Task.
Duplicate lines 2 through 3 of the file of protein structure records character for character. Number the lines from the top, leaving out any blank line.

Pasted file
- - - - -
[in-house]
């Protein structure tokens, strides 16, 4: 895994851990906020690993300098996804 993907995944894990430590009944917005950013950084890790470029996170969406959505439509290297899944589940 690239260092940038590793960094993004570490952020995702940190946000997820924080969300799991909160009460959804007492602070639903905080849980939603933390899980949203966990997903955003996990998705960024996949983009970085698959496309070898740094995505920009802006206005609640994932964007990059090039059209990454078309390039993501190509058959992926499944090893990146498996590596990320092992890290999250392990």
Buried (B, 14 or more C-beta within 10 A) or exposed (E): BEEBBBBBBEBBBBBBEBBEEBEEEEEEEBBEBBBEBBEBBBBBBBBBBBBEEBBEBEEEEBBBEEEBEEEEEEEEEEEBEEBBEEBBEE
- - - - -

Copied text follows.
């Protein structure tokens, strides 16, 4: 895994851990906020690993300098996804 993907995944894990430590009944917005950013950084890790470029996170969406959505439509290297899944589940 690239260092940038590793960094993004570490952020995702940190946000997820924080969300799991909160009460959804007492602070639903905080849980939603933390899980949203966990997903955003996990998705960024996949983009970085698959496309070898740094995505920009802006206005609640994932964007990059090039059209990454078309390039993501190509058959992926499944090893990146498996590596990320092992890290999250392990």
Buried (B, 14 or more C-beta within 10 A) or exposed (E): BEEBBBBBBEBBBBBBEBBEEBEEEEEEEBBEBBBEBBEBBBBBBBBBBBBEEBBEBEEEEBBBEEEBEEEEEEEEEEEBEEBBEEBBEE